South Africa legend Barry Richards, who is remembered as the brilliant stroke player restricted to just four Tests by the African nation's apartheid-forced cricket isolation, has said the pain of his exclusion from international cricket was only magnified playing first-class cricket with and against stars he respected.
This Durban dynamo Richards, who crunched 508 runs at 72.57 in South Africa's 4-0 home demolition of Australia in 1969-70, was heralded as cricket's next Bradman, and included in the Don's best XI despite his minimal Test experience.
South Australian cricket was the initial beneficiary of Richards' heartbreaking international exile.
Richards blazed 325 of 356 for SA against a West Australian side featuring Dennis Lillee, Graham McKenzie, Tony Lock, Tony Mann and John Inverarity in Perth on November 20, 1970.
Richards plundered 28,358 runs and 80 centuries at 54.74 in 339 first-class matches, and opened with West Indies superstar Gordon Greenidge at Hampshire, proving that he could do the business in elite company.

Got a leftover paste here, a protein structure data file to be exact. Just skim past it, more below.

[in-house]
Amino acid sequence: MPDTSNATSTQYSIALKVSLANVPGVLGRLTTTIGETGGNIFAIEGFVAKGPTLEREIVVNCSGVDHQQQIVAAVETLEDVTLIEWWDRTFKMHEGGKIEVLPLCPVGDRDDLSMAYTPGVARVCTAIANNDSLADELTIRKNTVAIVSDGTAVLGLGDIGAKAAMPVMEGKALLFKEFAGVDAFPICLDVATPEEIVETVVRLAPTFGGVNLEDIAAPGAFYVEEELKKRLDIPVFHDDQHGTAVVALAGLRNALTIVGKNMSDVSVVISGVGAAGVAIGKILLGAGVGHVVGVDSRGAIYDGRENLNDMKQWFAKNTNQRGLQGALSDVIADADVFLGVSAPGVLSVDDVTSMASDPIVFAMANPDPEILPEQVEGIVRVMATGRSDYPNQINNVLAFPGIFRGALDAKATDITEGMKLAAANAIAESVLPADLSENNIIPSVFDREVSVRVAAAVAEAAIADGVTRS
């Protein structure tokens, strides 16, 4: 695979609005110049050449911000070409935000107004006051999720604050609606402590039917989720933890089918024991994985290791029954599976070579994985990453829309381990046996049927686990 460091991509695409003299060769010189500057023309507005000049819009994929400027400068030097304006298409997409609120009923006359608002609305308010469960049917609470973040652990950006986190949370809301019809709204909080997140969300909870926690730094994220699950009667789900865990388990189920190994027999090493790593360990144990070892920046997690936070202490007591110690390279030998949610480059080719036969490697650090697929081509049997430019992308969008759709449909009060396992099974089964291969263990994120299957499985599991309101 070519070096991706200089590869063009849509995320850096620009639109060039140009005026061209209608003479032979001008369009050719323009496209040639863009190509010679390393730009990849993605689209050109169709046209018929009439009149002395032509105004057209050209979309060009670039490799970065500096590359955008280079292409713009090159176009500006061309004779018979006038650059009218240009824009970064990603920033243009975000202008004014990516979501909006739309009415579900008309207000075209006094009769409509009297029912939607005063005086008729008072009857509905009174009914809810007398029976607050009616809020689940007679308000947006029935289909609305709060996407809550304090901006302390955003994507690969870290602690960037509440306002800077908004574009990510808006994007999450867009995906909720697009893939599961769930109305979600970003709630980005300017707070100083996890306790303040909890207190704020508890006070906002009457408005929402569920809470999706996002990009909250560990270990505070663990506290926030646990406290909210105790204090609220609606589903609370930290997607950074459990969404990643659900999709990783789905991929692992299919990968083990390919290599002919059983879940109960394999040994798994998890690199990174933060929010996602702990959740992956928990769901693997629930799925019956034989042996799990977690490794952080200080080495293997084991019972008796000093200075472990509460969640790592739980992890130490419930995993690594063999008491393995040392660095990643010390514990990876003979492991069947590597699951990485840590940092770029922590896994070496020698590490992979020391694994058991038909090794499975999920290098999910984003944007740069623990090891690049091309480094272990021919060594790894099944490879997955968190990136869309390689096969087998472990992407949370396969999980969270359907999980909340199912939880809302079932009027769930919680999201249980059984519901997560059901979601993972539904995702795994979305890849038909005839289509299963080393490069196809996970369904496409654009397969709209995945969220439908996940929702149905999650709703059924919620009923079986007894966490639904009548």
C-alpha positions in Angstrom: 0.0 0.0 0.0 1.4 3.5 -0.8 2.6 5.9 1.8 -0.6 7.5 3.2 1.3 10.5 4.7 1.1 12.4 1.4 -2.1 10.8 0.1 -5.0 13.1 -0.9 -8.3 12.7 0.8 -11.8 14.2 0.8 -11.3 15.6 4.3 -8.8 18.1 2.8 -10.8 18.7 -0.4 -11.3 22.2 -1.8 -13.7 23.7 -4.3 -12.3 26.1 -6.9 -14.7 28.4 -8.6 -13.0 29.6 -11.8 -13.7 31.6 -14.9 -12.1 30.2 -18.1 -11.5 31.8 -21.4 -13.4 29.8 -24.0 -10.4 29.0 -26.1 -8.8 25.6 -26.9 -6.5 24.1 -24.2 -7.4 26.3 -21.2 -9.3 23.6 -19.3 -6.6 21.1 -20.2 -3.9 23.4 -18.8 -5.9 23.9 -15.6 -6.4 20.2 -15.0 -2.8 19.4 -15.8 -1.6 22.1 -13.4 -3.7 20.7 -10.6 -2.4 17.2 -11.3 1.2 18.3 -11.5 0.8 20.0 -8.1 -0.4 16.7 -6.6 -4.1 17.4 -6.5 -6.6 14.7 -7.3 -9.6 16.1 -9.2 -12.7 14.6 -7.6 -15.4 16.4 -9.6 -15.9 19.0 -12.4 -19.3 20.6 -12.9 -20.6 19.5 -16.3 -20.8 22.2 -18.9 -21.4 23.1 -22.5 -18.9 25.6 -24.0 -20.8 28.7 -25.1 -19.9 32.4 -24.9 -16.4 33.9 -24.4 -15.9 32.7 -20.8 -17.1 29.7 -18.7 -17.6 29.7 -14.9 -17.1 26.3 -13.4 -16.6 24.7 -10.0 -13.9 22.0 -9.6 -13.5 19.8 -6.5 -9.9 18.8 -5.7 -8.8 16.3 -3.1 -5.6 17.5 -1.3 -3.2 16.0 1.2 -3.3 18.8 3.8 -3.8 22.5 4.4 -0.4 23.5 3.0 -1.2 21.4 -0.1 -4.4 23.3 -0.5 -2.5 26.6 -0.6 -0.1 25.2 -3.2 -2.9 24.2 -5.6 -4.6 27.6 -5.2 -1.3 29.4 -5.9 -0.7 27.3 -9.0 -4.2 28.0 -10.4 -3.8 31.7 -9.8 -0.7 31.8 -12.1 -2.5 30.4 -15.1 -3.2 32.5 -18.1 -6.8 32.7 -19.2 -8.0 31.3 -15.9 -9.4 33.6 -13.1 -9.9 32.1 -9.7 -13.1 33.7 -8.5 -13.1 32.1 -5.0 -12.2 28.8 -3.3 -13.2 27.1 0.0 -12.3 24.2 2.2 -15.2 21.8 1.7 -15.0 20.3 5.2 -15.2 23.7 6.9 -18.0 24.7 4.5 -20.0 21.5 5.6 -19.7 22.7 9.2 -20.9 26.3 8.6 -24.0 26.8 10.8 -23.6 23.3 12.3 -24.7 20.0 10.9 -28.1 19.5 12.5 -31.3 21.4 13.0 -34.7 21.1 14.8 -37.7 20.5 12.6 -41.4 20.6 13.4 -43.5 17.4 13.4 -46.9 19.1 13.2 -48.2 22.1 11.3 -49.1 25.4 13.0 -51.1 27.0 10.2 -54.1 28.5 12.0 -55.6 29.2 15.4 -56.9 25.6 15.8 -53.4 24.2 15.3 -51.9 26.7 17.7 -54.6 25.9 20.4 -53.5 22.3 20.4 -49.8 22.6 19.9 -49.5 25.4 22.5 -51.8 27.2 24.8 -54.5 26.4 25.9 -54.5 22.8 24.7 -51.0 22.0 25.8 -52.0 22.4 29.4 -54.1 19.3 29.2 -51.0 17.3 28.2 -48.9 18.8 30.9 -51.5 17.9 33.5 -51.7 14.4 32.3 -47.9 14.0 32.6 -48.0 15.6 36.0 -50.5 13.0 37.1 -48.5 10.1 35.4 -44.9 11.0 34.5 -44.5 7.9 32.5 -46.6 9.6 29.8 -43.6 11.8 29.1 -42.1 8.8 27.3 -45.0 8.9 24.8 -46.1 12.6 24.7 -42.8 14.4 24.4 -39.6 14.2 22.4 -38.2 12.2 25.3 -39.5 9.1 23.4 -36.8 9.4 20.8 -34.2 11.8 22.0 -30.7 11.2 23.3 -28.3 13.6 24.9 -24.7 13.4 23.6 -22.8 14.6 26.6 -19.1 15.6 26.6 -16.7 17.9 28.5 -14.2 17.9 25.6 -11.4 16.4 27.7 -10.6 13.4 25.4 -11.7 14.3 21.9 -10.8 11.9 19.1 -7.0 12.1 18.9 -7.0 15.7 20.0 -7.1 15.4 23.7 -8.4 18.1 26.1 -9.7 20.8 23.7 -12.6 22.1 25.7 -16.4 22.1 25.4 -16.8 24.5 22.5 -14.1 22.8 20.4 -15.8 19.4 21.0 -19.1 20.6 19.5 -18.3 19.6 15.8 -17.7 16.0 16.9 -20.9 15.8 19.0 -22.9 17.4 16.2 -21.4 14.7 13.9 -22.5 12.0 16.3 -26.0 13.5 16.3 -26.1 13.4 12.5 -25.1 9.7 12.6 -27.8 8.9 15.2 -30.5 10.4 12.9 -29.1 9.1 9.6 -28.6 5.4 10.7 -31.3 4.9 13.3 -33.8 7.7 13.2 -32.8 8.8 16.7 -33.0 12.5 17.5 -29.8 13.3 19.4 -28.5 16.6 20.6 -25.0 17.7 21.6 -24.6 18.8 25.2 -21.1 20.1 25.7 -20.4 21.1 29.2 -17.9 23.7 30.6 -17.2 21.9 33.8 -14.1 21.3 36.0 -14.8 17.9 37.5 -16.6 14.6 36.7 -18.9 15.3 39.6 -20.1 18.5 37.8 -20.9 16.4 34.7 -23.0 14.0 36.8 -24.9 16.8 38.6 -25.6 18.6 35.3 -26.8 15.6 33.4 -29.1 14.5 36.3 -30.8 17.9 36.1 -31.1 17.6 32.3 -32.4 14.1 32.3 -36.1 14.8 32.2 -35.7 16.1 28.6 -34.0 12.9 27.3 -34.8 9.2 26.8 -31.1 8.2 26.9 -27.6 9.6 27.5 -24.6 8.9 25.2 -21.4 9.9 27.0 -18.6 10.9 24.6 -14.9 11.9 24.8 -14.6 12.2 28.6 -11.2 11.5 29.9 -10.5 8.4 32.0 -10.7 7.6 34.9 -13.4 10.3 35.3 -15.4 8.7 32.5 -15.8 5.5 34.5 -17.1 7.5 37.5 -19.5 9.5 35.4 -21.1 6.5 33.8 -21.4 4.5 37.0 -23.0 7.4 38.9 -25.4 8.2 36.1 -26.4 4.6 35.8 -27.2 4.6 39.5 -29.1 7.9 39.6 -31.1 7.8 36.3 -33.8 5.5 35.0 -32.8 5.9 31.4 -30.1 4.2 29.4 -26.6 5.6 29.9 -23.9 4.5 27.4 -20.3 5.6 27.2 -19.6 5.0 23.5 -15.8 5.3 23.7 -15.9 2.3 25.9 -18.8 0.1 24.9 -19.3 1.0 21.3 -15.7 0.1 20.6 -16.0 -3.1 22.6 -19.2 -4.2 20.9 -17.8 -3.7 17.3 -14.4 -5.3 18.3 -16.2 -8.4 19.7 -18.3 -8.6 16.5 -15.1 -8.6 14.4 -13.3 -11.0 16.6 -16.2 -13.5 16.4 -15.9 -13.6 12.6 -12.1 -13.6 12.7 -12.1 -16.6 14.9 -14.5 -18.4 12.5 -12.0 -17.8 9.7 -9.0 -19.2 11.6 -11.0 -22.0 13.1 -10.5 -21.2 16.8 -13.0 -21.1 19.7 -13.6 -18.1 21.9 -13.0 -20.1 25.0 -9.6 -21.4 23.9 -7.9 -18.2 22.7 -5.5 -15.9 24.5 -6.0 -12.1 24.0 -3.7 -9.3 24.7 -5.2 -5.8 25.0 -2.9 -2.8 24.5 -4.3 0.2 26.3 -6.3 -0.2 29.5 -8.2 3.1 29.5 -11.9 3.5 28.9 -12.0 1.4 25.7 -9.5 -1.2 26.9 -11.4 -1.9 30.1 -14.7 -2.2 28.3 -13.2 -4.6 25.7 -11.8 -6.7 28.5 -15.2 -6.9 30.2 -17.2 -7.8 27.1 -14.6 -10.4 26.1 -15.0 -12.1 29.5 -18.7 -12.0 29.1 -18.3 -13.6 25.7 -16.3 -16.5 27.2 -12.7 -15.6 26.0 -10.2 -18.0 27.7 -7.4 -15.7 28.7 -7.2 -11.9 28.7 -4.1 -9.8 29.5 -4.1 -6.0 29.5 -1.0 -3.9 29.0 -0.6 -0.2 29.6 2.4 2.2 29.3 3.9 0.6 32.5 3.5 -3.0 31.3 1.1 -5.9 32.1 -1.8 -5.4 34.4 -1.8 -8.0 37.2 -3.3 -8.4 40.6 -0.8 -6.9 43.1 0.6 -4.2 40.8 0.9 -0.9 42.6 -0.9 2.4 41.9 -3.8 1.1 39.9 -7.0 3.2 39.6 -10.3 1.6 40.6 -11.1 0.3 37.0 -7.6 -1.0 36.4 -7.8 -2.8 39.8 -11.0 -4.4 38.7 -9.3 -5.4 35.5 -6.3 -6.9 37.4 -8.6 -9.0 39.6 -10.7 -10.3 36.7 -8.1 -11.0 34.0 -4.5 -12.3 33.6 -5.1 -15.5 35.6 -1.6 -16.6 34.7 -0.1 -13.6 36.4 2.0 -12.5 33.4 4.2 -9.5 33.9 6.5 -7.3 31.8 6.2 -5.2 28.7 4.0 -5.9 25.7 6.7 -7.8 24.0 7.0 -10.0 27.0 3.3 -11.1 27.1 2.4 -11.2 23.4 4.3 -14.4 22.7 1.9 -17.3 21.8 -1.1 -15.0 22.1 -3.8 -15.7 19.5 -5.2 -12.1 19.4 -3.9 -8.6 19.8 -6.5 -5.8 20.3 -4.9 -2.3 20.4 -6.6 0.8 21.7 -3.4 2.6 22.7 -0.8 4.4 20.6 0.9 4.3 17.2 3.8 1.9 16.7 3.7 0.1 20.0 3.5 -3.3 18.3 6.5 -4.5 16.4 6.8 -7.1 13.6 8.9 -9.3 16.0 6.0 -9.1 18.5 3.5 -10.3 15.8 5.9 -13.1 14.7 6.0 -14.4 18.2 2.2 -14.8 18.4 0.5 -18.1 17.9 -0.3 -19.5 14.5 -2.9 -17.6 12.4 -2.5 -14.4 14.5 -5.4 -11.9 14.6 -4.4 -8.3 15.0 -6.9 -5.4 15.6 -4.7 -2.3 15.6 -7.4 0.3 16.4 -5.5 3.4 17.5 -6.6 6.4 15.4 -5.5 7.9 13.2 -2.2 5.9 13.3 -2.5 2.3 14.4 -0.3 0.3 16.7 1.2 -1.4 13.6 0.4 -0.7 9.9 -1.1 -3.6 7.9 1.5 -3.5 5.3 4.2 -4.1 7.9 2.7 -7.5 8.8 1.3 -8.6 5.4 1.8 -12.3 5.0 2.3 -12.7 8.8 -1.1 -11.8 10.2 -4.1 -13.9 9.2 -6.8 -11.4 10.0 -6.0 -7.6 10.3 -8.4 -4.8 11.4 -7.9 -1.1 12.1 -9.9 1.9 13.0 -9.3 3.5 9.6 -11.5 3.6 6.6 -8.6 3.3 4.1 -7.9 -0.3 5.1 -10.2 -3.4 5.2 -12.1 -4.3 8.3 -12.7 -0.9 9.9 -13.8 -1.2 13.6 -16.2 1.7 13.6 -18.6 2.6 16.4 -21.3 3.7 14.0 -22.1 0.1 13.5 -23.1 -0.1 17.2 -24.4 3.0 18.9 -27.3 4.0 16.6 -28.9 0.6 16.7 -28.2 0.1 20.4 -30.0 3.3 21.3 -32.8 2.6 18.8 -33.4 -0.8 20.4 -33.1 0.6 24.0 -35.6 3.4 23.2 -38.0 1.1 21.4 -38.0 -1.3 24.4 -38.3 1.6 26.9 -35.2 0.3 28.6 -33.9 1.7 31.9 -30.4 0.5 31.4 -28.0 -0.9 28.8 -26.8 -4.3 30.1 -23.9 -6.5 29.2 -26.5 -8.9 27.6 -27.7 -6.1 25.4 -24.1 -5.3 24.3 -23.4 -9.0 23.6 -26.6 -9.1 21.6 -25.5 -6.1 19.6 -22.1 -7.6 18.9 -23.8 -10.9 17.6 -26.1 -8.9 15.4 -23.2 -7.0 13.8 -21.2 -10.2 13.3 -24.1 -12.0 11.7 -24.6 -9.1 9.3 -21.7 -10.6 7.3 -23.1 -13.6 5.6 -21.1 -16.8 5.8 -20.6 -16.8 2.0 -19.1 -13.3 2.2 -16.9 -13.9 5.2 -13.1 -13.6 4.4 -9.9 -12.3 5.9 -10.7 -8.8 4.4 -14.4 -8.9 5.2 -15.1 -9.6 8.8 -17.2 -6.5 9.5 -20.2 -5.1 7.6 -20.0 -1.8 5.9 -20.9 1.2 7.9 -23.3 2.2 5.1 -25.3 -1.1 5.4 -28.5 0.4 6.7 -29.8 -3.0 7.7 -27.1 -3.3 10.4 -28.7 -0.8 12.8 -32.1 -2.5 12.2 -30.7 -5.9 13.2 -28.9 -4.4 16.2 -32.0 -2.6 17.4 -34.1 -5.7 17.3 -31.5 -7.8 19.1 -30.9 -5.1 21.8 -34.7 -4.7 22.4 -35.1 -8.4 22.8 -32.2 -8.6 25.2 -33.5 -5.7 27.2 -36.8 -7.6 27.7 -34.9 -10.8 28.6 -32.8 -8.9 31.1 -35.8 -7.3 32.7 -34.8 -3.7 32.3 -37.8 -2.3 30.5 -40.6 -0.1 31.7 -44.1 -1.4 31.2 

However, Richards believes the missed opportunity to play against world's top players during his prime was a big setback for him.
"It is a tough one. Your whole being as a sportsman is to represent your country and to have that denied is a disappointment in the prime of your career," News.com.au quoted Richards, as saying.
"I was fortunate to play a lot of county cricket with Gordon Greenidge and you look down the end and think you can play as well as that. That was the benchmark for me and probably made it a little bit more disappointing in many ways," he added. (ANI)